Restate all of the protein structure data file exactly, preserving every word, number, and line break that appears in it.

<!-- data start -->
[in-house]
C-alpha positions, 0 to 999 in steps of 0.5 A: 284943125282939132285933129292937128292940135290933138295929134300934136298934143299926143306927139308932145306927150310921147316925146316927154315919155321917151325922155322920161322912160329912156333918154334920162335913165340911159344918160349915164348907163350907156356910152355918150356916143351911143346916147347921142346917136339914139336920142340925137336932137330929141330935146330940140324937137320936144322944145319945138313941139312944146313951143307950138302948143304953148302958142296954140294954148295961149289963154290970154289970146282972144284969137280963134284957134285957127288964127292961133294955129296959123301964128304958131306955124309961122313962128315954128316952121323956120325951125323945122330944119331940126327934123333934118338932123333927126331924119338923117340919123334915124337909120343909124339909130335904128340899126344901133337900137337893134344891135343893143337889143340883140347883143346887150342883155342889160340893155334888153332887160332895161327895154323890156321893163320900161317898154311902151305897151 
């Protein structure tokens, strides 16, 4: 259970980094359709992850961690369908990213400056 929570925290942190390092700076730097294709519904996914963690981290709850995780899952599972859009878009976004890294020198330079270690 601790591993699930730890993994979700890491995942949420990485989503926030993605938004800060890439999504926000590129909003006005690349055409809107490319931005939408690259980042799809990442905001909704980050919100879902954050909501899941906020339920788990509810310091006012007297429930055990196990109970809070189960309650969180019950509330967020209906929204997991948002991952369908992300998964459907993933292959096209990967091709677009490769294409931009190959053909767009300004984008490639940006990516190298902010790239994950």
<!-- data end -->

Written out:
[in-house]
C-alpha positions, 0 to 999 in steps of 0.5 A: 284943125282939132285933129292937128292940135290933138295929134300934136298934143299926143306927139308932145306927150310921147316925146316927154315919155321917151325922155322920161322912160329912156333918154334920162335913165340911159344918160349915164348907163350907156356910152355918150356916143351911143346916147347921142346917136339914139336920142340925137336932137330929141330935146330940140324937137320936144322944145319945138313941139312944146313951143307950138302948143304953148302958142296954140294954148295961149289963154290970154289970146282972144284969137280963134284957134285957127288964127292961133294955129296959123301964128304958131306955124309961122313962128315954128316952121323956120325951125323945122330944119331940126327934123333934118338932123333927126331924119338923117340919123334915124337909120343909124339909130335904128340899126344901133337900137337893134344891135343893143337889143340883140347883143346887150342883155342889160340893155334888153332887160332895161327895154323890156321893163320900161317898154311902151305897151 
């Protein structure tokens, strides 16, 4: 259970980094359709992850961690369908990213400056 929570925290942190390092700076730097294709519904996914963690981290709850995780899952599972859009878009976004890294020198330079270690 601790591993699930730890993994979700890491995942949420990485989503926030993605938004800060890439999504926000590129909003006005690349055409809107490319931005939408690259980042799809990442905001909704980050919100879902954050909501899941906020339920788990509810310091006012007297429930055990196990109970809070189960309650969180019950509330967020209906929204997991948002991952369908992300998964459907993933292959096209990967091709677009490769294409931009190959053909767009300004984008490639940006990516190298902010790239994950």